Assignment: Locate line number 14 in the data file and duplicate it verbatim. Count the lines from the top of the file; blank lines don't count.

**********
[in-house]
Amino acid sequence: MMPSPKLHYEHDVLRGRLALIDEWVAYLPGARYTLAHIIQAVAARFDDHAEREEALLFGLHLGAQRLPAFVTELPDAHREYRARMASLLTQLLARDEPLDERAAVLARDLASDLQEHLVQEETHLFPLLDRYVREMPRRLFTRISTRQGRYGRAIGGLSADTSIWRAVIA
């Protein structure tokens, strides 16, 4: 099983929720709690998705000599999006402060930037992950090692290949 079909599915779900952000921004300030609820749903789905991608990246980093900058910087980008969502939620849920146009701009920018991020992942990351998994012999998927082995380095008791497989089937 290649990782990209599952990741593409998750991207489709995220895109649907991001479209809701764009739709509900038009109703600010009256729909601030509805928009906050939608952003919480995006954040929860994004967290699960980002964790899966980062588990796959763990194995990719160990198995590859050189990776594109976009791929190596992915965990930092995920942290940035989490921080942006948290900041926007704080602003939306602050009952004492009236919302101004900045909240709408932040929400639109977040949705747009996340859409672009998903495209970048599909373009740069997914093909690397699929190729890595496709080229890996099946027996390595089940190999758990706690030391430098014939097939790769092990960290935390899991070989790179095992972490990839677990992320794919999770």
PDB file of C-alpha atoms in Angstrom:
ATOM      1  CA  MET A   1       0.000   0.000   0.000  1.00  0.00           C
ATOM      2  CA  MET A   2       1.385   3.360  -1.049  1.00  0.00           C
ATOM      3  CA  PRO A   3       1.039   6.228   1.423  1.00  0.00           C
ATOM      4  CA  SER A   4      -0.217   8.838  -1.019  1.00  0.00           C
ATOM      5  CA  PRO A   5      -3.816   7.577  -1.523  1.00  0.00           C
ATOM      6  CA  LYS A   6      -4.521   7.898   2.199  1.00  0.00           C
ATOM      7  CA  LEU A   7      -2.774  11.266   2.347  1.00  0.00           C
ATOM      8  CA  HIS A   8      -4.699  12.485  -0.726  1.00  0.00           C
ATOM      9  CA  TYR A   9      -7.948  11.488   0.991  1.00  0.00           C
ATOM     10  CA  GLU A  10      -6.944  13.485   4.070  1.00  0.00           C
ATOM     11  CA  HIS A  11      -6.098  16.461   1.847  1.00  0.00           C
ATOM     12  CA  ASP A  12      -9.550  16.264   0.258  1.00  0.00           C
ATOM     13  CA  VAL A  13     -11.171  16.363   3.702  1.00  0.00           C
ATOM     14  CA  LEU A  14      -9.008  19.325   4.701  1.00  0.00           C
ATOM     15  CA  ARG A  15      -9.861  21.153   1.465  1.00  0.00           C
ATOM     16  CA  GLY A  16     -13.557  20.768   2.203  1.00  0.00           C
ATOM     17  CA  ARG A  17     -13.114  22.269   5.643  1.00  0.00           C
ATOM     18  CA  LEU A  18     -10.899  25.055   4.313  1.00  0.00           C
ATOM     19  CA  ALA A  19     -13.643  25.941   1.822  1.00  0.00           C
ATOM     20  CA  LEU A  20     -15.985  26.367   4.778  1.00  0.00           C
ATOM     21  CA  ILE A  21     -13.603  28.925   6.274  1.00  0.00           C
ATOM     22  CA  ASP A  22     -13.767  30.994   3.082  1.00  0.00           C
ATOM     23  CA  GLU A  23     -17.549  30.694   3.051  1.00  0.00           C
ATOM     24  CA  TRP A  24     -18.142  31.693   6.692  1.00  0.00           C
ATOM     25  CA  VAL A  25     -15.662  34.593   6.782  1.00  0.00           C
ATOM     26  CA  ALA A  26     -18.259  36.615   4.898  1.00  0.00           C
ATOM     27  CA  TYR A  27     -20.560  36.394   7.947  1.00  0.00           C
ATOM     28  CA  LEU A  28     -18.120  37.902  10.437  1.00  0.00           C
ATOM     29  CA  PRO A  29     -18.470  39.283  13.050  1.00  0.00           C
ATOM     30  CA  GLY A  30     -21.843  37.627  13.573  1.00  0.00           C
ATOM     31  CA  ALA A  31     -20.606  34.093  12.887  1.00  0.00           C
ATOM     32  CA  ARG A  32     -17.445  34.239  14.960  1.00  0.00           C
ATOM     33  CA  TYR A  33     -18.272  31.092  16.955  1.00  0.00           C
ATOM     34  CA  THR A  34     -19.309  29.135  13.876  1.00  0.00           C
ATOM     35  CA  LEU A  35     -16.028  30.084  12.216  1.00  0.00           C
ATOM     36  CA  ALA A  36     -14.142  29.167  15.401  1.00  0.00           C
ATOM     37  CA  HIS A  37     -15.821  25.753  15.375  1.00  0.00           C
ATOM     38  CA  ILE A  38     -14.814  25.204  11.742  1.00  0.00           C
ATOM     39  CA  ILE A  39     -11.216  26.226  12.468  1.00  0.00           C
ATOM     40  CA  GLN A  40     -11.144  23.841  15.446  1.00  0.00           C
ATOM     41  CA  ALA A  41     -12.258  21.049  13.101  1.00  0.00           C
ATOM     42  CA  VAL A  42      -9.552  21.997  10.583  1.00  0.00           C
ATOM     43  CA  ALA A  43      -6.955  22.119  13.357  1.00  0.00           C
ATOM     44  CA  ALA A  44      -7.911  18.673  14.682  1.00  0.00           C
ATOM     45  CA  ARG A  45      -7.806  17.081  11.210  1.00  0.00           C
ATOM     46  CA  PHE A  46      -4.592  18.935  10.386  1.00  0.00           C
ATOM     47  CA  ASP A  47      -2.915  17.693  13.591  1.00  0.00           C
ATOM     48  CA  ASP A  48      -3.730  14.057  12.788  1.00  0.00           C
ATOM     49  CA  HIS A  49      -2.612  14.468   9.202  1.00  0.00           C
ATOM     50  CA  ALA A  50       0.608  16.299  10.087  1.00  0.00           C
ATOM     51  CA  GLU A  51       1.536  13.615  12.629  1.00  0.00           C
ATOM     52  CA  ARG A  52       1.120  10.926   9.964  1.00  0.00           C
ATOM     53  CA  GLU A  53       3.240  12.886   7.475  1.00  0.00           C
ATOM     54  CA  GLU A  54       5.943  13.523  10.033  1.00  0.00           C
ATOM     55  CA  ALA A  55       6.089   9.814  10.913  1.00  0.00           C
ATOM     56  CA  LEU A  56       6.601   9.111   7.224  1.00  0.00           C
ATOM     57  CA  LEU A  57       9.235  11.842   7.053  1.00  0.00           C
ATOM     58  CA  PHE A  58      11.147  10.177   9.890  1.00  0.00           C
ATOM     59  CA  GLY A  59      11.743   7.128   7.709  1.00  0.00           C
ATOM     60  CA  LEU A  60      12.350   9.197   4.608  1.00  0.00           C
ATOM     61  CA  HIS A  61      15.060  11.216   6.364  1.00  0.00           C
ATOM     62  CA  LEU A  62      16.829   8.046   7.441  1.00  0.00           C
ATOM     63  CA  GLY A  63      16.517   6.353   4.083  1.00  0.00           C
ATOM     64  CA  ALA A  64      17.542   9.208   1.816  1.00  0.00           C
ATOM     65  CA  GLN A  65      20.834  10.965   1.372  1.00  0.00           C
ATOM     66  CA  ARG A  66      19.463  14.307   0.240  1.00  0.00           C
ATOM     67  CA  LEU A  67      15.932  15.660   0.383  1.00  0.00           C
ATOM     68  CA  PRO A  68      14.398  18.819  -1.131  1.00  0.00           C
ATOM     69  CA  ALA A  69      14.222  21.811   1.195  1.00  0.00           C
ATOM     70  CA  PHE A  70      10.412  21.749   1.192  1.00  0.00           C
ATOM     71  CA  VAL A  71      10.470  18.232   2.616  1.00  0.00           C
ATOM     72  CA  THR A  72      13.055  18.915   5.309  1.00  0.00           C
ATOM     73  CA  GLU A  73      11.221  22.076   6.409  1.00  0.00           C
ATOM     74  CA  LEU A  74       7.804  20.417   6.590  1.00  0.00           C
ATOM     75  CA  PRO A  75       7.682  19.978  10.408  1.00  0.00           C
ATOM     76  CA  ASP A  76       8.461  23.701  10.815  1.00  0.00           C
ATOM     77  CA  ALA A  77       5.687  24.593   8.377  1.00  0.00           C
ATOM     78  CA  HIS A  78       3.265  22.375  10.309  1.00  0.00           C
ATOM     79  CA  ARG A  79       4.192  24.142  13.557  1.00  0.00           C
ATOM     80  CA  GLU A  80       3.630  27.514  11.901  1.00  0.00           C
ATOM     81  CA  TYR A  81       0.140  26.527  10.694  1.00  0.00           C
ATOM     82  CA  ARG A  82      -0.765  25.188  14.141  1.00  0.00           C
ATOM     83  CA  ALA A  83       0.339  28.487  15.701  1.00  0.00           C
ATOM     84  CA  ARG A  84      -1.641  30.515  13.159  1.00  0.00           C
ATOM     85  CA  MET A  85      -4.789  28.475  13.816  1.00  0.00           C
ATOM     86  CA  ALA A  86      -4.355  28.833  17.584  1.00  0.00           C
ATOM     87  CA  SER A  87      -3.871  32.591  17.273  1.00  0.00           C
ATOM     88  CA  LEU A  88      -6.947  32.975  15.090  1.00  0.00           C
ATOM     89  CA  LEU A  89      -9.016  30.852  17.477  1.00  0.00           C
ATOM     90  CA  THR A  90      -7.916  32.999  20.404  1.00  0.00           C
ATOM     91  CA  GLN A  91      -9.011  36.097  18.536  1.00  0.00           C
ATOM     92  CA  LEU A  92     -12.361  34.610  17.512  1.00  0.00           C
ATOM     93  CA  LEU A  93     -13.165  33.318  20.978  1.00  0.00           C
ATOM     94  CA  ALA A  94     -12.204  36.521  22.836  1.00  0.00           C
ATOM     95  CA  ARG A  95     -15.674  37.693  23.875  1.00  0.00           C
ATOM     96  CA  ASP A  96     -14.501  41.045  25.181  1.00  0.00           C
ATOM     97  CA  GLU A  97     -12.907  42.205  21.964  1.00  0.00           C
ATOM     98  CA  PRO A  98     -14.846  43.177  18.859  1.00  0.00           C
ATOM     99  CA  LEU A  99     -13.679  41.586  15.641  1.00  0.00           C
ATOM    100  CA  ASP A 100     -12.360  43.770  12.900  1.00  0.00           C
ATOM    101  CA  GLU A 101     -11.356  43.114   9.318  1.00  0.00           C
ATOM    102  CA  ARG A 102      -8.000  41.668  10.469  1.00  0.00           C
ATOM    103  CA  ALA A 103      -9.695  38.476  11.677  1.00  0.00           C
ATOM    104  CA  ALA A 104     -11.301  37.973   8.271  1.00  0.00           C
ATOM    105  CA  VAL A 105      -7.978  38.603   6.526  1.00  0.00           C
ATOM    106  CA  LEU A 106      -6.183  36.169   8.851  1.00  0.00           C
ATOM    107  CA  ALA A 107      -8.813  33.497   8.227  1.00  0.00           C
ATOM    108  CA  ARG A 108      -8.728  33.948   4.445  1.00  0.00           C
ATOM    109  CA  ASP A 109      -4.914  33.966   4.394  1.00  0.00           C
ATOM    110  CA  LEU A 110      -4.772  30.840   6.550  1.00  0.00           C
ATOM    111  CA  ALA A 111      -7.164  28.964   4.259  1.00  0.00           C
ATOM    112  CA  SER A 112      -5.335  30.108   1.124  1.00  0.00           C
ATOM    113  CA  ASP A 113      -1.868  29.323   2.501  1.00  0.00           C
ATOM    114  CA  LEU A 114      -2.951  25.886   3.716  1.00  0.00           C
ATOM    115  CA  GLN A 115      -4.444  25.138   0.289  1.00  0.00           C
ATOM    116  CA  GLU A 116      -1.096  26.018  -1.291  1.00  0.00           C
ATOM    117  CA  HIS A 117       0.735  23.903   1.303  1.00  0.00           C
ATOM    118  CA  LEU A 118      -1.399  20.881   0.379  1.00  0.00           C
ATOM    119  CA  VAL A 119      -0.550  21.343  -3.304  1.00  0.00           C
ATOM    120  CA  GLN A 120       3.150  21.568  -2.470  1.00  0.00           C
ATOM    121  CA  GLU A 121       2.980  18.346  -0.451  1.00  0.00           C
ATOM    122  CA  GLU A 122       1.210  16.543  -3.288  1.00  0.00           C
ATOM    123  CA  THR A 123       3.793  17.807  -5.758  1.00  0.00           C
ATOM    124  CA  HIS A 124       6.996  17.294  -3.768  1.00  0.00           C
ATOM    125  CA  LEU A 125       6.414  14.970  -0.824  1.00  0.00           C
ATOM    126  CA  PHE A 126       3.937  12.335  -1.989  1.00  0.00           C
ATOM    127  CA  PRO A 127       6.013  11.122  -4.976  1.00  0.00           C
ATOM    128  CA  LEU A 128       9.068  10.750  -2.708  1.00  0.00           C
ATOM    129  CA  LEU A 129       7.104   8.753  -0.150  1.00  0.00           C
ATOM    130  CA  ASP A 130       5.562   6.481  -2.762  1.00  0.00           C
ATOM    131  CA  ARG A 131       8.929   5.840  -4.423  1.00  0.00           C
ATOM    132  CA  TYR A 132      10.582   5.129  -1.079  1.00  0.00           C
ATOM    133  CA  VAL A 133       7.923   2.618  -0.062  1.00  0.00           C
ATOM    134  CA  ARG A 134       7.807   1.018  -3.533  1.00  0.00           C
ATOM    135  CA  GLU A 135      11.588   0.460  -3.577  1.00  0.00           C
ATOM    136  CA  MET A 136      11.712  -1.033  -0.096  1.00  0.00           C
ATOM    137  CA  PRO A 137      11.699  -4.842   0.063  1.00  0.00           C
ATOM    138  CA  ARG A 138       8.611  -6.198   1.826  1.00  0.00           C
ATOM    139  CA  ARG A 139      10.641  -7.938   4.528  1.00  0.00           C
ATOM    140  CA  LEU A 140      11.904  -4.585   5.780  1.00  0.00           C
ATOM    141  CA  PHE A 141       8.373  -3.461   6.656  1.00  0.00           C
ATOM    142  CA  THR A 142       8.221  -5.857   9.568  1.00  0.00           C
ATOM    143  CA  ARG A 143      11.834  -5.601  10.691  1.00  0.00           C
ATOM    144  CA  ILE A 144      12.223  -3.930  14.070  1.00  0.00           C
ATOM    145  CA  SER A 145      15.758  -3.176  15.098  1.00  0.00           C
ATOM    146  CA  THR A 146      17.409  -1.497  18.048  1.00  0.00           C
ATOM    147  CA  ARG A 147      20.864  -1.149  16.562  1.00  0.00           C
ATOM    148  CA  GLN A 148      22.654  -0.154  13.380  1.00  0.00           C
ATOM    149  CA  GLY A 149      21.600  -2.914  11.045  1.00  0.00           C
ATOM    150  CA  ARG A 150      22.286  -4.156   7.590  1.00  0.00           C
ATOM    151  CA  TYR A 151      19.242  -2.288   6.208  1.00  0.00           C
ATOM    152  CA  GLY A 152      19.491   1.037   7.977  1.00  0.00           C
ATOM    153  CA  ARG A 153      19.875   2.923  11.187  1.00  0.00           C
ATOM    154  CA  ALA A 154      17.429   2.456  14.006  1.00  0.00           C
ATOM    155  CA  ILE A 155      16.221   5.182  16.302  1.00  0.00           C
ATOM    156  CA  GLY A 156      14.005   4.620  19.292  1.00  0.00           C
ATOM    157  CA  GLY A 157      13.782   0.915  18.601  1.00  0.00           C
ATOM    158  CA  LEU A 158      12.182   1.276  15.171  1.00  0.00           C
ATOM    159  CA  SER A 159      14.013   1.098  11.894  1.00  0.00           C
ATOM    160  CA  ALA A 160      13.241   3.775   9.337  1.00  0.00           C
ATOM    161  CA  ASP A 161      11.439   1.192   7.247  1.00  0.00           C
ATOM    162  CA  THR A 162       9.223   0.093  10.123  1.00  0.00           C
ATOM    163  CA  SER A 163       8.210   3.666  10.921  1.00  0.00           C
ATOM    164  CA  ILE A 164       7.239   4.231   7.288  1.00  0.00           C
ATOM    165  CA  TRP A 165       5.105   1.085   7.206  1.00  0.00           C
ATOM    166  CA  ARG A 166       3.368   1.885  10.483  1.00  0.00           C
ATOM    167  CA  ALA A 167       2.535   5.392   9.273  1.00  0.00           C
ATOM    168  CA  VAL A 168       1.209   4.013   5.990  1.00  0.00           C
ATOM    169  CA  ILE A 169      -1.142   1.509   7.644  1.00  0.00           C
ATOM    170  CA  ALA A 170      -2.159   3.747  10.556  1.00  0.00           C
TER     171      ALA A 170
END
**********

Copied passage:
ATOM     10  CA  GLU A  10      -6.944  13.485   4.070  1.00  0.00           C